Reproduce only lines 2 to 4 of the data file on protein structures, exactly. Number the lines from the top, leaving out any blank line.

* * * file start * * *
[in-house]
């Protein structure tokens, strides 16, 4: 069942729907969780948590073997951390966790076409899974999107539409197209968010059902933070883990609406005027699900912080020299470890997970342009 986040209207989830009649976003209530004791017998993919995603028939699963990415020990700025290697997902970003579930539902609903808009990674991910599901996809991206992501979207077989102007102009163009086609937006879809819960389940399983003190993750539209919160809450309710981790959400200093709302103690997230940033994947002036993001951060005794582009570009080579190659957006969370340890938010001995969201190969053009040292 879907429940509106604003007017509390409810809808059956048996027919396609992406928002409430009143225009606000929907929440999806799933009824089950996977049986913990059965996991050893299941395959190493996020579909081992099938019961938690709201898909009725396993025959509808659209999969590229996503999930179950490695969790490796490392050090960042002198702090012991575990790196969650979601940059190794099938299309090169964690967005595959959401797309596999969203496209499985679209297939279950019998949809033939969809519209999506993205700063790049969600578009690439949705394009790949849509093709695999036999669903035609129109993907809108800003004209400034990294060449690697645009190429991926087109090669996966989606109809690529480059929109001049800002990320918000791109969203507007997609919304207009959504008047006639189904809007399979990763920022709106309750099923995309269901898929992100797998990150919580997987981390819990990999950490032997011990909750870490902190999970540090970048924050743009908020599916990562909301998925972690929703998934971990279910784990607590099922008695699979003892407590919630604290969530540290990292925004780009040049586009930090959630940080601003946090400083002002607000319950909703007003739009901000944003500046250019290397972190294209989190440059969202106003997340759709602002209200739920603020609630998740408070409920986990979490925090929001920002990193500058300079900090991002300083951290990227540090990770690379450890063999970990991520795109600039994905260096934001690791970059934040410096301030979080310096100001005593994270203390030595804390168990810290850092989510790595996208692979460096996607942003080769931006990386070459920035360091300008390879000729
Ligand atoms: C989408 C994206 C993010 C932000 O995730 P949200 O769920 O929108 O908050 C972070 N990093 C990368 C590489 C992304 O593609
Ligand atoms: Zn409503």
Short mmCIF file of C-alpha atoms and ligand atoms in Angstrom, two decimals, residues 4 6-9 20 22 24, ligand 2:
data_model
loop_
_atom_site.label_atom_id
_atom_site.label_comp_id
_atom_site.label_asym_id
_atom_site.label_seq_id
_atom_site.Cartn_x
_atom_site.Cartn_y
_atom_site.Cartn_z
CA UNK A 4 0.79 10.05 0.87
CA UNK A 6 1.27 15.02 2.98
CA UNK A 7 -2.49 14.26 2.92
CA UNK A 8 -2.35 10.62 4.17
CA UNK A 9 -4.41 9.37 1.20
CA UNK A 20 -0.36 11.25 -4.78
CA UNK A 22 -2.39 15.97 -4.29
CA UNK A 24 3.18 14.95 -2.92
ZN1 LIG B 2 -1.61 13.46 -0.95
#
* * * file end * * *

């Protein structure tokens, strides 16, 4: 069942729907969780948590073997951390966790076409899974999107539409197209968010059902933070883990609406005027699900912080020299470890997970342009 986040209207989830009649976003209530004791017998993919995603028939699963990415020990700025290697997902970003579930539902609903808009990674991910599901996809991206992501979207077989102007102009163009086609937006879809819960389940399983003190993750539209919160809450309710981790959400200093709302103690997230940033994947002036993001951060005794582009570009080579190659957006969370340890938010001995969201190969053009040292 879907429940509106604003007017509390409810809808059956048996027919396609992406928002409430009143225009606000929907929440999806799933009824089950996977049986913990059965996991050893299941395959190493996020579909081992099938019961938690709201898909009725396993025959509808659209999969590229996503999930179950490695969790490796490392050090960042002198702090012991575990790196969650979601940059190794099938299309090169964690967005595959959401797309596999969203496209499985679209297939279950019998949809033939969809519209999506993205700063790049969600578009690439949705394009790949849509093709695999036999669903035609129109993907809108800003004209400034990294060449690697645009190429991926087109090669996966989606109809690529480059929109001049800002990320918000791109969203507007997609919304207009959504008047006639189904809007399979990763920022709106309750099923995309269901898929992100797998990150919580997987981390819990990999950490032997011990909750870490902190999970540090970048924050743009908020599916990562909301998925972690929703998934971990279910784990607590099922008695699979003892407590919630604290969530540290990292925004780009040049586009930090959630940080601003946090400083002002607000319950909703007003739009901000944003500046250019290397972190294209989190440059969202106003997340759709602002209200739920603020609630998740408070409920986990979490925090929001920002990193500058300079900090991002300083951290990227540090990770690379450890063999970990991520795109600039994905260096934001690791970059934040410096301030979080310096100001005593994270203390030595804390168990810290850092989510790595996208692979460096996607942003080769931006990386070459920035360091300008390879000729
Ligand atoms: C989408 C994206 C993010 C932000 O995730 P949200 O769920 O929108 O908050 C972070 N990093 C990368 C590489 C992304 O593609
Ligand atoms: Zn409503």